In case reports in Thailand, pregnant women usually show low hematocrit levels. Low hematocrit levels and increased hematocrit levels in pregnancy can be caused by plasma leakage or changes in normal physiology in pregnancy.

In addition, the enlarged uterus also makes it difficult to examine plasma leakage clinically (for example, in ascites or pleural effusion). Thus, a routine examination of abdominal ultrasound to examine free fluid in the abdominal cavity and chest radiograph to check for free fluid in the pleural cavity can be considered if there is a possibility of plasma leakage.

Treatment of Dengue Hemorrhagic Fever in Pregnant Women

Treatment of dengue hemorrhagic fever in pregnant women is almost the same as the treatment in adults. In cases of dengue infection without complications, treatment is given conservatively. Pregnant women with dengue infection should be treated separately from other pregnant women.

Conservative treatment is performed on patients by doing bed rest, providing a soft diet, and consuming 1.5 to 2.5 liters of water a day. If the patient experiences severe nausea, vomiting, oral fluids should be limited. The remaining fluid deficiency can be given intravenously at a dose of 100 cc/hour of normal saline.

The doctor can also prescribe symptomatic drugs to relieve the patient's symptoms. Paracetamol can be given to relieve fever. Antibiotics are not routinely indicated. Antibiotics are only given if dengue infection is proven to be accompanied by a secondary bacterial infection.

Transfusion and aggressive fluid administration are based on indications. Usually, platelet transfusion is given if the platelet count is less than 20,000 / mm3, or there are manifestations of spontaneous bleeding.

During treatment, regular monitoring should be carried out for pregnant women to monitor their vital signs. Hemoglobin and hematocrit measurement tests, as well as periodic monitoring of fetal distress signs, should also be performed. The critical period is generally at 24-48 hours from the onset of symptoms.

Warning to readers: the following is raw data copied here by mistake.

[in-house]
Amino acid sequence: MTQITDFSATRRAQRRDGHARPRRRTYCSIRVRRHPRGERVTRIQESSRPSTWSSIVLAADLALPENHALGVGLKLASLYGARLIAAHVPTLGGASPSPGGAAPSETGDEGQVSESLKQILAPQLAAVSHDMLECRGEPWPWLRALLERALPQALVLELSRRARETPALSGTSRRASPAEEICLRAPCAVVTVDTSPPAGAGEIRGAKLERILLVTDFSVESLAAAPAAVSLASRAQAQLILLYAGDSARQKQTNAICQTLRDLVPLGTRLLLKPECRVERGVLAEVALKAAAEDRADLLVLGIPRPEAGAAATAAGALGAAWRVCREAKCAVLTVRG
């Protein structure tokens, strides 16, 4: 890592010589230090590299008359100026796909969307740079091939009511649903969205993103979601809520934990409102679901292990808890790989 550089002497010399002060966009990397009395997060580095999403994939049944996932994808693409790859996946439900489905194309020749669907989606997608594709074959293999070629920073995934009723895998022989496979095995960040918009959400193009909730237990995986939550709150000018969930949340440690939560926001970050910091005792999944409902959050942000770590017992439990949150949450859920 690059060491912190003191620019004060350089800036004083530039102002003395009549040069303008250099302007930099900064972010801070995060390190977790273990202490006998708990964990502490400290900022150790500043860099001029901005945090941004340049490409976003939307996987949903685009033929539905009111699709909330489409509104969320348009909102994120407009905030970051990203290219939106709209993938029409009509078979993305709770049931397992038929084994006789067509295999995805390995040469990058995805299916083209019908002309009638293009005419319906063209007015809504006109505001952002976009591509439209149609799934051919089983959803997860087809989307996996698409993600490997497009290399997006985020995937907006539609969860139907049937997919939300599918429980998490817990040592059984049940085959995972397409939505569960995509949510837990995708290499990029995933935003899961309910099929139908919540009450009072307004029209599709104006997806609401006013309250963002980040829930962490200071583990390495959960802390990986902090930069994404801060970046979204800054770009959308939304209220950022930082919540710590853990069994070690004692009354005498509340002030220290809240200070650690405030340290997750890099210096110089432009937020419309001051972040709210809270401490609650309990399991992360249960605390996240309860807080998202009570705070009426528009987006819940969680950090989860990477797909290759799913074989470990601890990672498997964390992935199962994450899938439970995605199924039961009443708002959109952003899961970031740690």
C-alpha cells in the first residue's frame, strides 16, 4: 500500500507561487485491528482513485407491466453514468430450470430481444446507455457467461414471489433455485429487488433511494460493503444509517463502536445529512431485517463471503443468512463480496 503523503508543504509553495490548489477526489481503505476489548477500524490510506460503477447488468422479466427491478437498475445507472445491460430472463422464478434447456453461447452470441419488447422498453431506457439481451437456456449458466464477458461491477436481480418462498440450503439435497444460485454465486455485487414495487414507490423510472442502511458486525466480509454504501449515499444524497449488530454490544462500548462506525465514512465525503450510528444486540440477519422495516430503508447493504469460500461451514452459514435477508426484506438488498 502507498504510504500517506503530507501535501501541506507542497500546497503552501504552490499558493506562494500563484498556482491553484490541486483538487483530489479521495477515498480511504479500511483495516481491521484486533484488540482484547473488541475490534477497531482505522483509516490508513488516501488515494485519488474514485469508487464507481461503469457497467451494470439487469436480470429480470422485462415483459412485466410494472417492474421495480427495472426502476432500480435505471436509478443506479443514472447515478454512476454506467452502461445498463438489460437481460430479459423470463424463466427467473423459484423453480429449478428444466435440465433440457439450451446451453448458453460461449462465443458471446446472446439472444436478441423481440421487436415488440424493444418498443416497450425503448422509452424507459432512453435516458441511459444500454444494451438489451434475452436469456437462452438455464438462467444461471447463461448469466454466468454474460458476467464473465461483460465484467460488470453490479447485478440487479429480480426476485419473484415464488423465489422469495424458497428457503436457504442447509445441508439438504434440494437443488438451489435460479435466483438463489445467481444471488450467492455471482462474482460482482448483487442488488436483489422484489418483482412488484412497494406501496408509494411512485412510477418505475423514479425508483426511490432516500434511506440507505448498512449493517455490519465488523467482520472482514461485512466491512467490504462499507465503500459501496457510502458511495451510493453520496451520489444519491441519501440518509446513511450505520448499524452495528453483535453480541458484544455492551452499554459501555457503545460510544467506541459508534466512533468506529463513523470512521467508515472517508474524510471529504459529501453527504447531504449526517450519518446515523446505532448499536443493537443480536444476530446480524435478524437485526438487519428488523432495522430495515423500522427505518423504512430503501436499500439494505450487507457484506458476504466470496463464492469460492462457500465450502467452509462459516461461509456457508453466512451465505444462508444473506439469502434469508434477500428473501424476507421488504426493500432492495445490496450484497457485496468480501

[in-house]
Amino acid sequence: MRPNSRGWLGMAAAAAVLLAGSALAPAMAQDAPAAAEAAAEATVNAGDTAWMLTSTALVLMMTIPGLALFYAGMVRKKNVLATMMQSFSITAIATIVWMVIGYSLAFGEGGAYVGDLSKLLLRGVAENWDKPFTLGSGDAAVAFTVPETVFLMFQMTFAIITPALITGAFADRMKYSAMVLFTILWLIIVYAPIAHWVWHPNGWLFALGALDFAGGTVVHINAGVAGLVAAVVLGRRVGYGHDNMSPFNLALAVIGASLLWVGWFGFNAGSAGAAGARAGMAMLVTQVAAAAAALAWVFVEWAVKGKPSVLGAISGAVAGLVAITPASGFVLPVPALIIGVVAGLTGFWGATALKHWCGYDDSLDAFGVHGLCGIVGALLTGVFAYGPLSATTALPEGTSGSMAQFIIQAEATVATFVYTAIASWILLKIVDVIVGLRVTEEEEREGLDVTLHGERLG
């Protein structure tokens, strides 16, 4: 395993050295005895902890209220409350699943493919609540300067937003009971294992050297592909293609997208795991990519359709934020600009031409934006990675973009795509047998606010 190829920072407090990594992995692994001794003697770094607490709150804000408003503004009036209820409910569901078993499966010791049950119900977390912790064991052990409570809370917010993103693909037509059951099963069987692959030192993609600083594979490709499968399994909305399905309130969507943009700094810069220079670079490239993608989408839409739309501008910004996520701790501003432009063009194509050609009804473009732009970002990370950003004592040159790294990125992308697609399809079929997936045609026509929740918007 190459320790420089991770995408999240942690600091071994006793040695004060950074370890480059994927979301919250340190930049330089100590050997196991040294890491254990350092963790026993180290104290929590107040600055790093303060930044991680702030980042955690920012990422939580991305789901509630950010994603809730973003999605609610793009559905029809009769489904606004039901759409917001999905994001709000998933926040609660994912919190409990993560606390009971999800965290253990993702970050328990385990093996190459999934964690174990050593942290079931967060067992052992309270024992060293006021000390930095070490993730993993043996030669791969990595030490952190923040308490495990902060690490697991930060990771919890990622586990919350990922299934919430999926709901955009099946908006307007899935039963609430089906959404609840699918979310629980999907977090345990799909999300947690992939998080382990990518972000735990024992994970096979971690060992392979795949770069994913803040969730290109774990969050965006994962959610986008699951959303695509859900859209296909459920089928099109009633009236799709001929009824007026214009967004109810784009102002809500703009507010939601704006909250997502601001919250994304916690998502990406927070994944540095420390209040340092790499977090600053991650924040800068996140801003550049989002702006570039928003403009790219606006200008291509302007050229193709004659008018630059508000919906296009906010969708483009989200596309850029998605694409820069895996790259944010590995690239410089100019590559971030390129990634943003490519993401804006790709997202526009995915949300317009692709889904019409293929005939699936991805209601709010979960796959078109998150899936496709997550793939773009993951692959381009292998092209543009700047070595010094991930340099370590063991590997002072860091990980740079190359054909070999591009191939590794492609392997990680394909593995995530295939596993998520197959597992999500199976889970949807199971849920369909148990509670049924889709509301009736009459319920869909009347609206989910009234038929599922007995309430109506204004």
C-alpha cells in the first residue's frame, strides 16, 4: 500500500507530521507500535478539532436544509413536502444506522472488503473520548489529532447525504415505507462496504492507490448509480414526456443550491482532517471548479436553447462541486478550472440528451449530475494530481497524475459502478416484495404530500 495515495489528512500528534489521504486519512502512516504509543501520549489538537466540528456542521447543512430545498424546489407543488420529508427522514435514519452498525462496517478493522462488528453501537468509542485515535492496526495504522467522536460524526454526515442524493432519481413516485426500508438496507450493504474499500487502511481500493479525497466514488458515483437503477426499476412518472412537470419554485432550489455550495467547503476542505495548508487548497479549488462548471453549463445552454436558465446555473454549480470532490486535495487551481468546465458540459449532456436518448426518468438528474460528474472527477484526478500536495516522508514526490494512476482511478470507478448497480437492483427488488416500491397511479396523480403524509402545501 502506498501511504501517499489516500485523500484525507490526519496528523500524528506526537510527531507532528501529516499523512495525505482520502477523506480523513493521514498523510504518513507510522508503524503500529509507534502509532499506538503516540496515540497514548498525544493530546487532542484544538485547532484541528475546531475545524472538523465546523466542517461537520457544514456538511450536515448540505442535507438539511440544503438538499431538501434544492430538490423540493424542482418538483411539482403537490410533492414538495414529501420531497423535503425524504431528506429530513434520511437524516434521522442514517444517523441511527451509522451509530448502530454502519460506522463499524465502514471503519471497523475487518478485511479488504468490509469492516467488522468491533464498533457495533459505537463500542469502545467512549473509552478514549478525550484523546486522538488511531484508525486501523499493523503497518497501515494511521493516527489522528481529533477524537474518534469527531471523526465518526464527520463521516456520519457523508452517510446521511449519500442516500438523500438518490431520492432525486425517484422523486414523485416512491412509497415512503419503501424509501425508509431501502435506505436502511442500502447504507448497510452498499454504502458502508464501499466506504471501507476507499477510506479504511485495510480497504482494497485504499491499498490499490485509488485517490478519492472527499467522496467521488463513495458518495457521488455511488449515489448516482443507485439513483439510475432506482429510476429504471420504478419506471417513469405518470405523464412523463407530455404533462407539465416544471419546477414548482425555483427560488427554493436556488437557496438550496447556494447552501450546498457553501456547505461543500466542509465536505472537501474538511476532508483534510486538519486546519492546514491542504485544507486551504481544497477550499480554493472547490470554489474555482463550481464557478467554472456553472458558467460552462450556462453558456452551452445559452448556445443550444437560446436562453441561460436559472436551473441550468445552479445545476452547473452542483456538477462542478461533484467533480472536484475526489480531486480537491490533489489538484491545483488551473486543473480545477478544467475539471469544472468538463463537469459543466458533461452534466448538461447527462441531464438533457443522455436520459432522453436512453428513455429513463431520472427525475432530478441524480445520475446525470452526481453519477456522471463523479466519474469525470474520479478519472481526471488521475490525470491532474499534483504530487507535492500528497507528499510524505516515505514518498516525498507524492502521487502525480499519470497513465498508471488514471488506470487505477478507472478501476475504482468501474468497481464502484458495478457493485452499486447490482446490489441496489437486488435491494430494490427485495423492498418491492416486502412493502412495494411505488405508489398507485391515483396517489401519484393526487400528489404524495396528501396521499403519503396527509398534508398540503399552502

The 2011 WHO guidelines stated that pregnant women with dengue infection are high-risk patients, which can cause the complexity of management. Pregnant women patients who suffer from dengue fever must be hospitalized. During treatment, patients must get fluid therapy. Blood sampling must be performed to obtain the patient's initial hematocrit data.

Fluid therapy is done by giving isotonic fluids such as normal saline or lactated ringer at a dose of 5-7 ml/kg weight/hour given for 1-2 hours. Then the liquid is reduced to 3-5 ml/kg/hour for 2-4 hours and finally reduced to 2-3 ml/kg/hour, according to the patient's response.

During the administration of fluid therapy, the patient must be under strict periodic monitoring. The hematocrit examination can be performed to monitor the response to fluid therapy. If the hematocrit is fixed or only slightly increases, the liquid dose is maintained at 2-3 ml/kg body weight/hour. If there is a rapid increase in hematocrit or deterioration of vital signs, the dose of fluid can be increased to 5-10 ml/kg/hour for 1-2 hours.

After administration of fluids, a re-evaluation of the patient's vital signs must be carried out. Giving fluids to pregnant women should receive special attention from doctors. Uterus enlargement that occurs during pregnancy causes a decrease in tolerance of fluid accumulation that can occur in the body of pregnant women. This causes the doctor to be able to monitor fluid administration closely so that complications do not occur from excess fluid.

Dengue hemorrhagic fever is not an indication of pregnancy termination. As much as possible, pregnant women with dengue infection are managed conservatively. If pregnancy termination cannot be avoided, bleeding complications must be anticipated. Childbirth must be done by minimizing trauma. Apart from that, it must be ensured that the placenta has come out completely, and no remaining placenta is left in the uterus. If there is significant bleeding, the blood transfusion with whole blood or fresh packed red cells must be given immediately. Oxytocin should be given in doses according to obstetric guidelines to prevent postpartum hemorrhage. Neonates must be closely monitored so that vertical transmission can be diagnosed as early as possible.